The Room Where I Was Born

(University of Wisconsin, 2003)


Winner of the 2003 Brittingham Prize and the 2004 Thom Gunn Award for Gay Poetry

“Teare’s poetry at its core is interested in highlighting the strangeness of language. Readers will see this from the very first page in an untitled poem that begins, ‘Say it was father bought the word and made it his with a picture.’ The poem also introduces readers to Teare’s interest in the subjectivity of the I and the relativity of language. In the grammar of his poetry, the I is ‘outside the poem,’ sitting on a porch, dragging on a cigarette, pondering ‘how a narrative’s ending denotes another beginning,’ as he puts it in one poem. ‘When I say “I” I mean eye, sum of my watching,’ he writes in ‘First person plural is a house.’ With his devious plays on grammar, his talent for finding the strange incantatory spell in language, and his ability to create new myths, Teare might prove to be one of the stand-out younger poets writing today.” – Christopher Hennessy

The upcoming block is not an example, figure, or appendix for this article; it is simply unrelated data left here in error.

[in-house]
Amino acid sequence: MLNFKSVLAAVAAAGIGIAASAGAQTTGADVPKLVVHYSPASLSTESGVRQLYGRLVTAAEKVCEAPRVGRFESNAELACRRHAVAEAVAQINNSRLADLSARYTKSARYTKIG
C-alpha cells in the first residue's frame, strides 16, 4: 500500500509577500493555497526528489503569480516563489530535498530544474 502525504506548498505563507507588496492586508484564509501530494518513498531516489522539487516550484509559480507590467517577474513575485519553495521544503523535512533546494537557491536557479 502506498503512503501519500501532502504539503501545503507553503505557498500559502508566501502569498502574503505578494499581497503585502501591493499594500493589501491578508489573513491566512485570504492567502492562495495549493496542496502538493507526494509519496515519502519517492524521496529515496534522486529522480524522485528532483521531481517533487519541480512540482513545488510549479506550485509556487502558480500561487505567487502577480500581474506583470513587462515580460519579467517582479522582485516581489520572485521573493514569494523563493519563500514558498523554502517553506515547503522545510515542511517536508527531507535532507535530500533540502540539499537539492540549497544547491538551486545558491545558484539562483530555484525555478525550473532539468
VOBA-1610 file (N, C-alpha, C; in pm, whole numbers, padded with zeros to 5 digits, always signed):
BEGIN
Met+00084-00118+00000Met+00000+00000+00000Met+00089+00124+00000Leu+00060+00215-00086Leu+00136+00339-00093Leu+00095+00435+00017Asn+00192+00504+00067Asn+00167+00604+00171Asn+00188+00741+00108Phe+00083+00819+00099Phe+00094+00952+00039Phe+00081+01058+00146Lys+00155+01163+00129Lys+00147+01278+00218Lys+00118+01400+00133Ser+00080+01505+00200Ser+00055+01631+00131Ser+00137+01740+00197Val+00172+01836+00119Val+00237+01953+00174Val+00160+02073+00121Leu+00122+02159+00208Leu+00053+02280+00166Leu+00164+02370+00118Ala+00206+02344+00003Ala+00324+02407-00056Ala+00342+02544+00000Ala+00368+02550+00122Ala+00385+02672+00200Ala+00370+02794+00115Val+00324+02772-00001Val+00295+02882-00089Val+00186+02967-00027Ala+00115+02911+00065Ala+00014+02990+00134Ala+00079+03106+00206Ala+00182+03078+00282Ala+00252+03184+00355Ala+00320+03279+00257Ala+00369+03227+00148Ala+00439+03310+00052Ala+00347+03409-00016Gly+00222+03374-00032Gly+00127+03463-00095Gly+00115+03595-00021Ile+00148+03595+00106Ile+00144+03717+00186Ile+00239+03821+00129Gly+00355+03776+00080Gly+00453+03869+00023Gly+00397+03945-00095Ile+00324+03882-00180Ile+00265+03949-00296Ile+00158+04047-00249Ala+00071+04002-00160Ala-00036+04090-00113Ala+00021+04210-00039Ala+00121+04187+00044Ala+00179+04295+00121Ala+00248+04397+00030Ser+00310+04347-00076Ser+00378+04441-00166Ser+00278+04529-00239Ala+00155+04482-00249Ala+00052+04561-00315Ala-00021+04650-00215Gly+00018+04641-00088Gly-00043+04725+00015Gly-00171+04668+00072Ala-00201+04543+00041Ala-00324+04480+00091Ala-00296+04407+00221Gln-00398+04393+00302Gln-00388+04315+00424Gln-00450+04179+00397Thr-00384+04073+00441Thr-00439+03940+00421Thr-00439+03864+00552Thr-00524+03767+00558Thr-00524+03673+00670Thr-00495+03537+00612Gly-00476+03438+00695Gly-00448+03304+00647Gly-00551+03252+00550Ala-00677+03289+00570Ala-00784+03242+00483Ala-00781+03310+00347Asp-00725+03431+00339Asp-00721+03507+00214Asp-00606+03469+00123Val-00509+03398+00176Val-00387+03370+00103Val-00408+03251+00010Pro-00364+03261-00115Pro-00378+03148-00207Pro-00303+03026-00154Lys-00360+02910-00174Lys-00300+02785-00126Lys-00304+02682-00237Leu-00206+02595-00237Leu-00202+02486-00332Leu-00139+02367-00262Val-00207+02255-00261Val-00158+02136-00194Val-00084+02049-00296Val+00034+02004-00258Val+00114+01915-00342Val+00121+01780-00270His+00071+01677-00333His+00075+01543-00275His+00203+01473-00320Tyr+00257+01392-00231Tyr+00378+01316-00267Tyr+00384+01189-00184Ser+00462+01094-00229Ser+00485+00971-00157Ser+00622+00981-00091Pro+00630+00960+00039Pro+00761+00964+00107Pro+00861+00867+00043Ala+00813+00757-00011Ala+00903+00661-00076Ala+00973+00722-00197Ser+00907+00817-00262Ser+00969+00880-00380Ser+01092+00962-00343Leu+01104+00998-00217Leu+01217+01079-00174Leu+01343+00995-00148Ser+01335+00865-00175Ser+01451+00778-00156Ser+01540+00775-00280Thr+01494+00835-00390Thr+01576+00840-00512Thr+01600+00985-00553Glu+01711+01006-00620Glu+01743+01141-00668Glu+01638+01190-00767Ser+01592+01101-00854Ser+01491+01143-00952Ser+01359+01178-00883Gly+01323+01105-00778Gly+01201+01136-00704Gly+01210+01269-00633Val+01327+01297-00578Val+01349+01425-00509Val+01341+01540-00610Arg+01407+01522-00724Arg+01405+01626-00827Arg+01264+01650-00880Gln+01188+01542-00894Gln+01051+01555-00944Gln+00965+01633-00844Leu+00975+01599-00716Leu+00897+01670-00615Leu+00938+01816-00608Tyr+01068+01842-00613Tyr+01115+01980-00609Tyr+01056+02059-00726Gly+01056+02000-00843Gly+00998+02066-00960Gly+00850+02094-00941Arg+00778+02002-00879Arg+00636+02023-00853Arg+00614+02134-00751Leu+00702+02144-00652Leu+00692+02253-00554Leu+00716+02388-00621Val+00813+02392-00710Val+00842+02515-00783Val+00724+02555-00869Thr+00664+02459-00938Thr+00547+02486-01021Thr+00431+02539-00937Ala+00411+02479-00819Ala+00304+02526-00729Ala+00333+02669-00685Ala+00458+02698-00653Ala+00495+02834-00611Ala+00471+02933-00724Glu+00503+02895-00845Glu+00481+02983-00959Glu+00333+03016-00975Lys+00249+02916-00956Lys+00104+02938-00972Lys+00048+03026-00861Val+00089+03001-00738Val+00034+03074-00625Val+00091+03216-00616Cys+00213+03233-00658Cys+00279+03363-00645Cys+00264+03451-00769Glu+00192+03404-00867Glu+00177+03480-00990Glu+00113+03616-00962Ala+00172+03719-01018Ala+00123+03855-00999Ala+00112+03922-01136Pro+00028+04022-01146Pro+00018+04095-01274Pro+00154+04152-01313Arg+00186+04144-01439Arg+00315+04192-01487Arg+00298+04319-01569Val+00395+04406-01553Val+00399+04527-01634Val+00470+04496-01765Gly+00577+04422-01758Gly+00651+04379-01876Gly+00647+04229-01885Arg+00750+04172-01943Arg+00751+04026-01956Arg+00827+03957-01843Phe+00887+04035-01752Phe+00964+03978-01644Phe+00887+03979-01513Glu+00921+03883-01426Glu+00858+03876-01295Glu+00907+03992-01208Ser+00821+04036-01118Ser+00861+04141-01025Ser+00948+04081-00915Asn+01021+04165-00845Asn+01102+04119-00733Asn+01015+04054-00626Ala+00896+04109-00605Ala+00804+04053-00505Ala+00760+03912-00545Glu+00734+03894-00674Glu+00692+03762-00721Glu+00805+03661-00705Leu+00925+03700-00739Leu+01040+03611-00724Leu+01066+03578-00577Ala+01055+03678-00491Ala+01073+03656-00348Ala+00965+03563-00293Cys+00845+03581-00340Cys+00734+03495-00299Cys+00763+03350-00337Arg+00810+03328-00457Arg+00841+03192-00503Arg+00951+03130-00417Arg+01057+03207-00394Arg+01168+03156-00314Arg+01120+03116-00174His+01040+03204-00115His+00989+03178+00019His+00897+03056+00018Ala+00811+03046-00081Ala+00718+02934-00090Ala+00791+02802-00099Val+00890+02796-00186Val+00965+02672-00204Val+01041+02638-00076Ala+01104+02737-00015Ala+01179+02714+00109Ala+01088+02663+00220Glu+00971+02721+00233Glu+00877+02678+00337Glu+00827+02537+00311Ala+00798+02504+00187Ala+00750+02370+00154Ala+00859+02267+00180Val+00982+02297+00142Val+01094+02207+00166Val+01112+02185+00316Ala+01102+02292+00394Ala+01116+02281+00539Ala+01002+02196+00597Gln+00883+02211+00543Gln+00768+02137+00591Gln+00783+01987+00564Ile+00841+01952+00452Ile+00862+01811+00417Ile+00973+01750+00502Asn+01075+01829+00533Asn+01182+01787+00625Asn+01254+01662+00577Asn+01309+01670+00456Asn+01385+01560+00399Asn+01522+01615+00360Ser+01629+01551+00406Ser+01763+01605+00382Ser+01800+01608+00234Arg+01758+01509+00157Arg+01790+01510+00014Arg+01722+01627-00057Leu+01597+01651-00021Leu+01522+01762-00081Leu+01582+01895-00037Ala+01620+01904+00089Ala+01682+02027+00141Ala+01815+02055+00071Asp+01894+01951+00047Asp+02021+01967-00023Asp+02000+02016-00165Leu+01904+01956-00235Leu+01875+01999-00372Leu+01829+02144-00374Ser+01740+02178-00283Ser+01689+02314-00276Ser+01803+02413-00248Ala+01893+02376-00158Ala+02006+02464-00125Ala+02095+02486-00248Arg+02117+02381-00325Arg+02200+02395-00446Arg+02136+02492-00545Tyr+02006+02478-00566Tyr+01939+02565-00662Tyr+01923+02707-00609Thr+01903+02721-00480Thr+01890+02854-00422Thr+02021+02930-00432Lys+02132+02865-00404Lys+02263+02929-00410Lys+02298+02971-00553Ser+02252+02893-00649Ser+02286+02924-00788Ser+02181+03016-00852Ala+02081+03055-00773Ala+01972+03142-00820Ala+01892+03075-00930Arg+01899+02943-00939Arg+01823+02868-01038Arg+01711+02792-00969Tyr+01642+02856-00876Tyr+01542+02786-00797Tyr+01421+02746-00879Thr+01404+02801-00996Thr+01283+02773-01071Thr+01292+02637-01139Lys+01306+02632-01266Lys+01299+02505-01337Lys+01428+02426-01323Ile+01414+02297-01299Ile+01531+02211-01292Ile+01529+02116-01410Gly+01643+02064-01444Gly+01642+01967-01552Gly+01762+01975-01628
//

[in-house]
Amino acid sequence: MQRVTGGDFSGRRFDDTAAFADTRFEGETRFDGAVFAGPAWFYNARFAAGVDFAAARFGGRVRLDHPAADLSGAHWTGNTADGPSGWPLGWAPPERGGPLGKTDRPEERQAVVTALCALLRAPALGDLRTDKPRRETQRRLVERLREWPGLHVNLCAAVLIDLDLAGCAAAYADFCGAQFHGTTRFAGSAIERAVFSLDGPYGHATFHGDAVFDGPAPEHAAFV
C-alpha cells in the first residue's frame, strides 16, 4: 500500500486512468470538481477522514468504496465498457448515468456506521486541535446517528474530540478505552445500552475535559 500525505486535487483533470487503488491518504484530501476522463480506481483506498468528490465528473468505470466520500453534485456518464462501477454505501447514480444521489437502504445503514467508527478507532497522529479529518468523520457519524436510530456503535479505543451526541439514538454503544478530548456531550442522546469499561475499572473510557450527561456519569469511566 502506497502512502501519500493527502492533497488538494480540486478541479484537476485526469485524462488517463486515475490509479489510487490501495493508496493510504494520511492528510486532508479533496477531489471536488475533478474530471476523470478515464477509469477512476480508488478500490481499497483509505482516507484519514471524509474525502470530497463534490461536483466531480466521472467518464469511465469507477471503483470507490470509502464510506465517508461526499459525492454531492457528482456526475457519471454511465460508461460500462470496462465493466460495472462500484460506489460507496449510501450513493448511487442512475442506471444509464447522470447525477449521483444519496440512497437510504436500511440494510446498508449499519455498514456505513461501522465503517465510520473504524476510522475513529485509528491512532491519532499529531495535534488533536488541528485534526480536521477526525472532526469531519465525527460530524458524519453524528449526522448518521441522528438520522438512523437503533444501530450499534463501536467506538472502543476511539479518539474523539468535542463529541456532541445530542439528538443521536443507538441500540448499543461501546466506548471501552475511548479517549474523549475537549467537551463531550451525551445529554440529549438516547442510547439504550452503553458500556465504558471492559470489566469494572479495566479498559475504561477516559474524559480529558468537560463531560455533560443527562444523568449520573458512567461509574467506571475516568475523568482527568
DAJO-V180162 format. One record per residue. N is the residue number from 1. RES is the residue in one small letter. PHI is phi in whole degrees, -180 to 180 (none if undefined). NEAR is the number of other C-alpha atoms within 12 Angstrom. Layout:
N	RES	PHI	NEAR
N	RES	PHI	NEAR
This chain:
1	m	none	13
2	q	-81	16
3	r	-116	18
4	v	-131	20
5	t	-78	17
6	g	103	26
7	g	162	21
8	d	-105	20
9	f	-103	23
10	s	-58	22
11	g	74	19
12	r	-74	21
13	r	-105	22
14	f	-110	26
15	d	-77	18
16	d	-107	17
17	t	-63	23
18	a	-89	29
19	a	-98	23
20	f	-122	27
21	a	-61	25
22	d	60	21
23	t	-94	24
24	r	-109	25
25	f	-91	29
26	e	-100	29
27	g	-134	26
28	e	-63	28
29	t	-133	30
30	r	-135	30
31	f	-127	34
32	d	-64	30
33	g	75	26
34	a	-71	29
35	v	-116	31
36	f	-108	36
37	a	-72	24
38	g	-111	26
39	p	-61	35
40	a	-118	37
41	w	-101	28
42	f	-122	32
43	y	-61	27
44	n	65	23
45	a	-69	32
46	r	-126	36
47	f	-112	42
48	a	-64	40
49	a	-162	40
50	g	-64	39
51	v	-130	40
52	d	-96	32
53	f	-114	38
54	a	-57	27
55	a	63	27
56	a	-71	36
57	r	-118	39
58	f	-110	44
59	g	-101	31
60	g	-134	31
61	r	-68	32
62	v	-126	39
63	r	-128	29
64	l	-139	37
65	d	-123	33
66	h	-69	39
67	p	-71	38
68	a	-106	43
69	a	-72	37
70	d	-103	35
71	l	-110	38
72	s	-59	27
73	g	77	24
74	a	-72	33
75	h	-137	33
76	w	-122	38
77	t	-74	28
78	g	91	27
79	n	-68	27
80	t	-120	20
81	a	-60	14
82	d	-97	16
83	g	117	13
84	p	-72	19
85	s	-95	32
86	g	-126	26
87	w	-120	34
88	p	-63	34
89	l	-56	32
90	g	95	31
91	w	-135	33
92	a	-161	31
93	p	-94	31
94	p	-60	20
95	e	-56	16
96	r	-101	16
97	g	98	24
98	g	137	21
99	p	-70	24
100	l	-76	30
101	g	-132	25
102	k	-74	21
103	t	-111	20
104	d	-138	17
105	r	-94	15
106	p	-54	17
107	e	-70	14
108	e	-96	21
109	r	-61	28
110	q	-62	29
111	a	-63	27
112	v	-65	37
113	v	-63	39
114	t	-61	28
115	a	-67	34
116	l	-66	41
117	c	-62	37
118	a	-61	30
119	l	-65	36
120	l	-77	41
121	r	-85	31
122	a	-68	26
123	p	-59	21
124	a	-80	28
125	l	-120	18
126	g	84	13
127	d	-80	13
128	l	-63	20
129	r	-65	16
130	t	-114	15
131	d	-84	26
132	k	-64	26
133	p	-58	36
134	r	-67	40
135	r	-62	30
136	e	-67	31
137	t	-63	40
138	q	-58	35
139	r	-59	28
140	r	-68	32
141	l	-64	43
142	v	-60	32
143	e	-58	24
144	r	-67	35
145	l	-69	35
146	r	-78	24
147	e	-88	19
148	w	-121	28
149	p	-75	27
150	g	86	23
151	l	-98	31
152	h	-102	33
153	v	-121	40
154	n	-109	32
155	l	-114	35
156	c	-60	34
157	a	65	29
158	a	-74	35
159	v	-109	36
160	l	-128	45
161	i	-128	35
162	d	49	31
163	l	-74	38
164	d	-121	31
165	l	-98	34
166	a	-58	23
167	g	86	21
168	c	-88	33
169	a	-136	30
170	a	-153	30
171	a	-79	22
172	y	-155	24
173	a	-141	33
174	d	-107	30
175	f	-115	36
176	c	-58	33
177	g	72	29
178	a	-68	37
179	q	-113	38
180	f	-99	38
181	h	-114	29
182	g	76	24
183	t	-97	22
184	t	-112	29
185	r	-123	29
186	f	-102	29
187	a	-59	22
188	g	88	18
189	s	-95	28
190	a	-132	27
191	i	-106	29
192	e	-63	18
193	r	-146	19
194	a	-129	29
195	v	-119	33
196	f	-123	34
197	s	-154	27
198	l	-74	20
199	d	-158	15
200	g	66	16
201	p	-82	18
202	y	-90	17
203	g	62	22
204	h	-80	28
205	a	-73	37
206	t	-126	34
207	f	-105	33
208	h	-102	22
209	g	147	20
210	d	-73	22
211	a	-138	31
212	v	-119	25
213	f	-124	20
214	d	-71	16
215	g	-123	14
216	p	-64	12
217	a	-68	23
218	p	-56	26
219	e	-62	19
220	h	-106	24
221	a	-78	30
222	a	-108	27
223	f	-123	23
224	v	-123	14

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“Teare risks a lot with his dark and steamy narratives. They locate themselves on the borders of melodrama and nightmare and could easily slide over or fall into parody. But they maintain their dangerous balance, in part because of language that offsets lushness with bald fact (‘beauty . . . in the tinny chuckle of his belt unbuckling, // . . . in the tick of bills he counts out after’), in part because of the distancing and sometimes weirdly distorting effect of those literary formulae. The Room Where I Was Born casts a powerful spell, and it has to: ‘When the book and voice and light give up and go / to bed under another name,’ all hell breaks loose. ‘This is knowledge: the child awake as the light goes out.'” – Susan Settlemyre Williams, Blackbird